The results of a new study have exposed another hurdle in the fight against childhood obesity in the Latino community.
Thanks to the welcoming faces of popular cartoons like SpongeBob SquarePants or “Bob Esponja,” Latino children are being inundated with images of high-fat, sugary foods each time they turn on the television.
A new study has found that Spanish television programming for children is packed with more junk-food ads than the same type of shows in English.
The research found 84 percent of ads aimed at Spanish-speaking kids promoted foods ranked in the worst of three food categories devised by federal health officials.
The ads promoted fruits, vegetables, whole grains or other healthy foods less than one percent of the time.
“Eating patterns established during youth persist into adulthood,” Dale Kunkel, a professor of communications at the University of Arizona and the lead researcher on the study, told Forbes.
“Children who develop the habit of eating fast food at a young age are going to be at heightened risk for diabetes and other obesity-related conditions later in life.”
At 43 percent, the number of Latinos ages 2-19 who are overweight is 5 percent higher than in the non-Latino community.
And since exposure to television food marketing is a contributing factor, it comes as no surprise that these findings have prompted concern.
“These companies use these insidious marketing practices to grab kids very early in an effort to build brand loyalty,” Juliet Sims, a registered dietitian who works at Prevention Institute, told Forbes.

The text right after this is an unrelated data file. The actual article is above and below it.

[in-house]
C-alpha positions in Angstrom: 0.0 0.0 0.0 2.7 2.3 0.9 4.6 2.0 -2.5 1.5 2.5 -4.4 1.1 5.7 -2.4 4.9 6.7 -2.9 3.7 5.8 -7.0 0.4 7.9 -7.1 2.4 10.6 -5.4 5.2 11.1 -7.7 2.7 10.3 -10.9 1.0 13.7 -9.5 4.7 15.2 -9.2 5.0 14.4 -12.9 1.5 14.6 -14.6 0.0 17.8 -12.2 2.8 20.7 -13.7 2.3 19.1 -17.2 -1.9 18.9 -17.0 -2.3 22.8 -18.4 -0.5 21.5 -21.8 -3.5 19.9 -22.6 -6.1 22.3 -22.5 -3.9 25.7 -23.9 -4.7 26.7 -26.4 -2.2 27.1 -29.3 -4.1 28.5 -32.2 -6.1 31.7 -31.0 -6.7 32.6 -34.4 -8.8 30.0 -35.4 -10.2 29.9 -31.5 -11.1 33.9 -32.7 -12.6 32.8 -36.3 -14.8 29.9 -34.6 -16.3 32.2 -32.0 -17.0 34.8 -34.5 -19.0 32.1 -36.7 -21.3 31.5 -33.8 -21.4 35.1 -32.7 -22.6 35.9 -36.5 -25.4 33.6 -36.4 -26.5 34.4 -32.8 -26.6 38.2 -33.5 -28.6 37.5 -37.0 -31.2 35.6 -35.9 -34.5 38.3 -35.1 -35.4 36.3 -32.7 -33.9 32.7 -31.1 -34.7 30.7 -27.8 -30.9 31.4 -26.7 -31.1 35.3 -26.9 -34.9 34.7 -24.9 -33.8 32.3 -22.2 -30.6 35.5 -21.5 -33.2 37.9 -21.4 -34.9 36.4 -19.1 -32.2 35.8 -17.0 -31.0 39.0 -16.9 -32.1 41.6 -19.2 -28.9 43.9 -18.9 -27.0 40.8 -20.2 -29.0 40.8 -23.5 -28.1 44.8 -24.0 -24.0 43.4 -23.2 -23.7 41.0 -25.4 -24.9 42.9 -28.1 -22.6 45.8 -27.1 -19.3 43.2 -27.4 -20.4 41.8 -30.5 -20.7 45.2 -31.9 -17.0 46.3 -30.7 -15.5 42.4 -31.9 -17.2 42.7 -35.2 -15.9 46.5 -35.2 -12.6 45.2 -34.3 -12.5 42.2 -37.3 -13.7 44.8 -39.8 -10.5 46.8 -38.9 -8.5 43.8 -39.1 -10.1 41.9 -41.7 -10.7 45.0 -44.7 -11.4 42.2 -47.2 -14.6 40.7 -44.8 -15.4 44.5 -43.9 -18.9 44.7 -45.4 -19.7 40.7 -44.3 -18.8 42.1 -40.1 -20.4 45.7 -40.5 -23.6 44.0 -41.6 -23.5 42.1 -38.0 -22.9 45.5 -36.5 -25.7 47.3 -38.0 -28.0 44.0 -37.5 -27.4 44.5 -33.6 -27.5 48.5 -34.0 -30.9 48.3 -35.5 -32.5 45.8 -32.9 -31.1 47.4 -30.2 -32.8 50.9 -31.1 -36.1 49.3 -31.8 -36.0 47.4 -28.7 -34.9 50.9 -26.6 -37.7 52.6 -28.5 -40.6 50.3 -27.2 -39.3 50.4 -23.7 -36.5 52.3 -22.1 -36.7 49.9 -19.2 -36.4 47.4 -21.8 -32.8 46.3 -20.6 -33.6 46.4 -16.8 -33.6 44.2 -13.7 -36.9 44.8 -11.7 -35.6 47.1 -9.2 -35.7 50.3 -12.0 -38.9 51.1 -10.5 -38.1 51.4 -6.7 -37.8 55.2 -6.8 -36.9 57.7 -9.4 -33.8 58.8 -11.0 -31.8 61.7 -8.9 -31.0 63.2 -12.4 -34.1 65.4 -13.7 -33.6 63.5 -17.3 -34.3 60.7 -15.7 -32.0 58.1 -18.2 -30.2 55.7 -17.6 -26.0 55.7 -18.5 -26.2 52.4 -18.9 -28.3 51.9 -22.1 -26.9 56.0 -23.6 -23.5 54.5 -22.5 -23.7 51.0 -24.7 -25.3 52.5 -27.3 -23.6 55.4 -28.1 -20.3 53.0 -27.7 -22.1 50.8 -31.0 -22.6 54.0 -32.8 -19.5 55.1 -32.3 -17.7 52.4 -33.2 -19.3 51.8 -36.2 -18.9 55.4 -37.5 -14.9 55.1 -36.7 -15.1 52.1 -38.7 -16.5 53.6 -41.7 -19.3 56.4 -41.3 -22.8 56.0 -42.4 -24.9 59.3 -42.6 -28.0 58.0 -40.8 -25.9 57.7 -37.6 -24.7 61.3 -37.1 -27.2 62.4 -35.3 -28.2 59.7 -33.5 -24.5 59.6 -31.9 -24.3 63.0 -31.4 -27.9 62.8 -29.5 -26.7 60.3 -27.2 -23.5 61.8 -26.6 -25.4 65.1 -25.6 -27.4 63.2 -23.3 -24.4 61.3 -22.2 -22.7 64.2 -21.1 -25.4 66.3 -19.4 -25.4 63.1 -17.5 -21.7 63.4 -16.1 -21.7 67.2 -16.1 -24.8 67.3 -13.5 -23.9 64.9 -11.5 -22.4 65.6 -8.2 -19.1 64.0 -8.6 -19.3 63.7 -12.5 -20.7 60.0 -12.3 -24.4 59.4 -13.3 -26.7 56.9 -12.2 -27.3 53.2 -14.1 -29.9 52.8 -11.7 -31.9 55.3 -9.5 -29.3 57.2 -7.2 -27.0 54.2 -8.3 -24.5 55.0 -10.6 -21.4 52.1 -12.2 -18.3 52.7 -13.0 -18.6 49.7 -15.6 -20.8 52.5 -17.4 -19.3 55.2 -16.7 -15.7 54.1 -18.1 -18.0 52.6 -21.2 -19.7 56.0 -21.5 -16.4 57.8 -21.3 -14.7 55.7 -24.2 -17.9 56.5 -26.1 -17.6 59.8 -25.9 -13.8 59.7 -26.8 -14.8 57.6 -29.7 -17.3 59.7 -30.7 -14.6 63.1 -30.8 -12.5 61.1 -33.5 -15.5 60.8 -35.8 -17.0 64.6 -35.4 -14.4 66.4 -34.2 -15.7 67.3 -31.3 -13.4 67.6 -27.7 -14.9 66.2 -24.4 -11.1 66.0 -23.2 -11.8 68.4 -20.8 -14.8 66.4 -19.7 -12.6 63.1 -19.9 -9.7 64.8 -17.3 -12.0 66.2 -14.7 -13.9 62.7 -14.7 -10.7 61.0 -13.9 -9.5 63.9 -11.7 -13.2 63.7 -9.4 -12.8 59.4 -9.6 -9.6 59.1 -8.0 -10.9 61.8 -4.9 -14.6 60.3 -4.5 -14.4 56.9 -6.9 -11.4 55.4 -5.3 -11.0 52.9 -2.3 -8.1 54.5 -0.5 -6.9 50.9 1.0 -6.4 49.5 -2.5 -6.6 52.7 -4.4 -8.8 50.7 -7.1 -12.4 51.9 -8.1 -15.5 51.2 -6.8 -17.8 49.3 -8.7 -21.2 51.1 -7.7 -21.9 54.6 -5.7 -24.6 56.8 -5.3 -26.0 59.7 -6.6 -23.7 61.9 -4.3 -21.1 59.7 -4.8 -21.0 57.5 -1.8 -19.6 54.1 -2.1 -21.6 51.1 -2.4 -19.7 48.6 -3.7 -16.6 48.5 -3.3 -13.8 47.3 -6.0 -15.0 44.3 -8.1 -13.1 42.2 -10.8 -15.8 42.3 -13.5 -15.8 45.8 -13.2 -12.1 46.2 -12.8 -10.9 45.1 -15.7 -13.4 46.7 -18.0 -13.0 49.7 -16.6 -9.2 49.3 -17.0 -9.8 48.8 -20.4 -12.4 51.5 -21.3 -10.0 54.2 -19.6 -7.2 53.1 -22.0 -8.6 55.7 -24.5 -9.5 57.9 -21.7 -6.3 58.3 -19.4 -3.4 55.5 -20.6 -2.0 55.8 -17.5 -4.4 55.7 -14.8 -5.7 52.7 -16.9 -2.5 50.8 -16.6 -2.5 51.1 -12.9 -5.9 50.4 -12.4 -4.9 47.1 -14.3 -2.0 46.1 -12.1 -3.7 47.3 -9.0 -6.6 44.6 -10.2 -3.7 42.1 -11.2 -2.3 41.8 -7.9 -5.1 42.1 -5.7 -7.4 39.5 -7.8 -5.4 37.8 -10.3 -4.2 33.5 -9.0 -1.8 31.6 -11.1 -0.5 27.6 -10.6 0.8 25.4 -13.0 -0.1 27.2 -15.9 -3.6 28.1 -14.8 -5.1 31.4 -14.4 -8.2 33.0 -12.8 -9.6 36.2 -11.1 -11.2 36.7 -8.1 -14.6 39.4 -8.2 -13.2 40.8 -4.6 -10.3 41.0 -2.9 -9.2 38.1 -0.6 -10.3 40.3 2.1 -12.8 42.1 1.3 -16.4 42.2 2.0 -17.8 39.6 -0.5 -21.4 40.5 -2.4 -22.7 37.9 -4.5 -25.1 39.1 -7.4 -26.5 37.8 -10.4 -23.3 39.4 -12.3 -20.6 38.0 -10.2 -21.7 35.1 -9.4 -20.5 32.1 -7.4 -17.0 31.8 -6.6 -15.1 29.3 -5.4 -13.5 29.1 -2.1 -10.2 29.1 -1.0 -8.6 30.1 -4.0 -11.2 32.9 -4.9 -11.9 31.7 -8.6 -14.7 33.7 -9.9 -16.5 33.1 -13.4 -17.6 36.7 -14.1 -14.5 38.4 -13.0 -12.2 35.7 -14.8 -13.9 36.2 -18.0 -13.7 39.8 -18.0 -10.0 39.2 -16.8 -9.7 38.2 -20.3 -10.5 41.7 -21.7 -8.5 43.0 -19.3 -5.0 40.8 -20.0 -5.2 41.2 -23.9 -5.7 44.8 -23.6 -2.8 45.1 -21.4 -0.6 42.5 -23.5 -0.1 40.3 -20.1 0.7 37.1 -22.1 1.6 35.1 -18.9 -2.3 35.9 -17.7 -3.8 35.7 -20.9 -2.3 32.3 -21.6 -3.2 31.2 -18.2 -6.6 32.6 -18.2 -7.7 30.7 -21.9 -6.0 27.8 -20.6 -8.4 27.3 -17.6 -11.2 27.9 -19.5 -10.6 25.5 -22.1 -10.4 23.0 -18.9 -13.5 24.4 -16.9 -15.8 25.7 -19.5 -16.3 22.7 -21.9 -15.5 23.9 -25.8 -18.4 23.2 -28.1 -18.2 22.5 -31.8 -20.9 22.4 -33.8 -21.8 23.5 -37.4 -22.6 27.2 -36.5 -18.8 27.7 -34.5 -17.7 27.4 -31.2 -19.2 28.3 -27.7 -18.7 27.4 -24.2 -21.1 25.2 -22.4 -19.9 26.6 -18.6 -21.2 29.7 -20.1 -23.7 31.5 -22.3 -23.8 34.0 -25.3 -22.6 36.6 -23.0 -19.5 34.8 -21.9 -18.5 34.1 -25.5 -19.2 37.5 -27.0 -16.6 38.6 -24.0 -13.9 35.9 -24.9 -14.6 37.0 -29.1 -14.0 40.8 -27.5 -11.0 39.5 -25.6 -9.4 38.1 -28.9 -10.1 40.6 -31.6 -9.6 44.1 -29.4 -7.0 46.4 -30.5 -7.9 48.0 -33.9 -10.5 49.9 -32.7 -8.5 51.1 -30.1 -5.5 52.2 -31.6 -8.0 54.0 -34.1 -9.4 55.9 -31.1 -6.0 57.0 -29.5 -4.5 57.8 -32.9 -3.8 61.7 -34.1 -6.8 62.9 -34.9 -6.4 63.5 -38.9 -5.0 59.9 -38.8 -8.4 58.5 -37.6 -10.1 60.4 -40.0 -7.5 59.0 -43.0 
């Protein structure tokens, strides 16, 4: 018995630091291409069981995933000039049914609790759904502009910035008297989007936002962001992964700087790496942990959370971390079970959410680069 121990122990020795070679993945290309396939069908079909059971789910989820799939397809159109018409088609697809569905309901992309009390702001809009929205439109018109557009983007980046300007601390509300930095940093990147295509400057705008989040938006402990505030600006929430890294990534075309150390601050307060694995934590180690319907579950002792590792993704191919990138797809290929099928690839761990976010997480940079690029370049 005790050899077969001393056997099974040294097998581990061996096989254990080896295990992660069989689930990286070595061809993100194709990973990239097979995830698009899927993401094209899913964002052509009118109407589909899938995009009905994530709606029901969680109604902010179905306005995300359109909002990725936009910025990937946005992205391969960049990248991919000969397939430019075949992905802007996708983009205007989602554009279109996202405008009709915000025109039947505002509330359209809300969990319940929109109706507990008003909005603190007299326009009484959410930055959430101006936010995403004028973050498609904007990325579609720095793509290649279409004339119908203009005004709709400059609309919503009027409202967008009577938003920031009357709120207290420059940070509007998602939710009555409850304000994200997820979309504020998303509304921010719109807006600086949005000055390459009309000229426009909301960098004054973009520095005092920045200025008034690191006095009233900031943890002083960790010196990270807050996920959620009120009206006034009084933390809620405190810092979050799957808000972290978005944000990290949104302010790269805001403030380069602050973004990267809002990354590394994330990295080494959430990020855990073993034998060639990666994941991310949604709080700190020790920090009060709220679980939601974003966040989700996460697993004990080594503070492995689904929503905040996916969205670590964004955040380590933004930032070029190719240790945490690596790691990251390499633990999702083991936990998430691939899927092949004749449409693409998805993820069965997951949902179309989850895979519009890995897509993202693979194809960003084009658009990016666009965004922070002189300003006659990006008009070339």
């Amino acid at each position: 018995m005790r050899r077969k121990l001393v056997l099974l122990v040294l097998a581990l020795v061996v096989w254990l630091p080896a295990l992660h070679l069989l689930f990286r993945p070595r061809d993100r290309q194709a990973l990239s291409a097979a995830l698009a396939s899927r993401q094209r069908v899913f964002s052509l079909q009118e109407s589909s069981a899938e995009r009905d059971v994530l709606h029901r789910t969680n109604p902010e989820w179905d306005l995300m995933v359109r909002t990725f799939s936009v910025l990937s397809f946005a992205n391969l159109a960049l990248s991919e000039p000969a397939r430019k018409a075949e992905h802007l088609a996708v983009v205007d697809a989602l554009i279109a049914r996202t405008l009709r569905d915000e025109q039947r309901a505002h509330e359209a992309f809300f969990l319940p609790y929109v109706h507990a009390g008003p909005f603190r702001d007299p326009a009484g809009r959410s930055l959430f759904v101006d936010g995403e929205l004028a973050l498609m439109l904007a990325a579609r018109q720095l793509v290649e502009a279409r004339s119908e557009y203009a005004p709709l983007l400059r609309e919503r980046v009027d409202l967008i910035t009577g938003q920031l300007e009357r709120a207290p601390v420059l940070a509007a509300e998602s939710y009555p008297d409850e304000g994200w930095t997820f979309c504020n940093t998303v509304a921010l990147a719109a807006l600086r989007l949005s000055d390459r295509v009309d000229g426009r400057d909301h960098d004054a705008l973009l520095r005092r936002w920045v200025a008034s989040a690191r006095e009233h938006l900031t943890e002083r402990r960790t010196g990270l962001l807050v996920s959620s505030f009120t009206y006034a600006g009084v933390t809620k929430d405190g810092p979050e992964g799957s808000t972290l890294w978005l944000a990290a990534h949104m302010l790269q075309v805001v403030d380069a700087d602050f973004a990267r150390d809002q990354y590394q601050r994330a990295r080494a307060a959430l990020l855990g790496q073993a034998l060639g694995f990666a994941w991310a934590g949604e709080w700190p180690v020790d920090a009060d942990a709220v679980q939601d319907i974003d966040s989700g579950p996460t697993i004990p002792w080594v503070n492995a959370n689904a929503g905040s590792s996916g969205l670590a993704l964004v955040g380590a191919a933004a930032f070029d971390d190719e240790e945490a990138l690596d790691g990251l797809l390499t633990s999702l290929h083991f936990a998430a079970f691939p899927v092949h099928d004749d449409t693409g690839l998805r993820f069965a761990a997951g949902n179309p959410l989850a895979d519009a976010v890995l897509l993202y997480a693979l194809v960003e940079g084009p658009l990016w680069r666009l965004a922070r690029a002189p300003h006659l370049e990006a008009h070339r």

“And they’re going after children of color even more aggressively.”
The good news is, in the past six months it was reported that the rate of childhood obesity has fallen slightly among low-income families.
Findings from the Centers for Disease Control and Prevention (CDC) in December 2012 showed a modest decline in obesity rates among children ages 2-4 from poorer households.
“The declines we’re presenting here are pretty modest, but it is a change in direction,” study author Dr. Heidi M. Blanck told the New York Times. “We were going up before. And this data shows we’re going down. For us, that’s pretty exciting.”
According to the Times, in the past year major cities throughout the country have reported obesity declines among several parts of their student population. Specific reasons weren’t mentioned, but implementing school exercise programs, encouraging physical fitness, as well as providing healthier options at cafeterias may be some potential factors.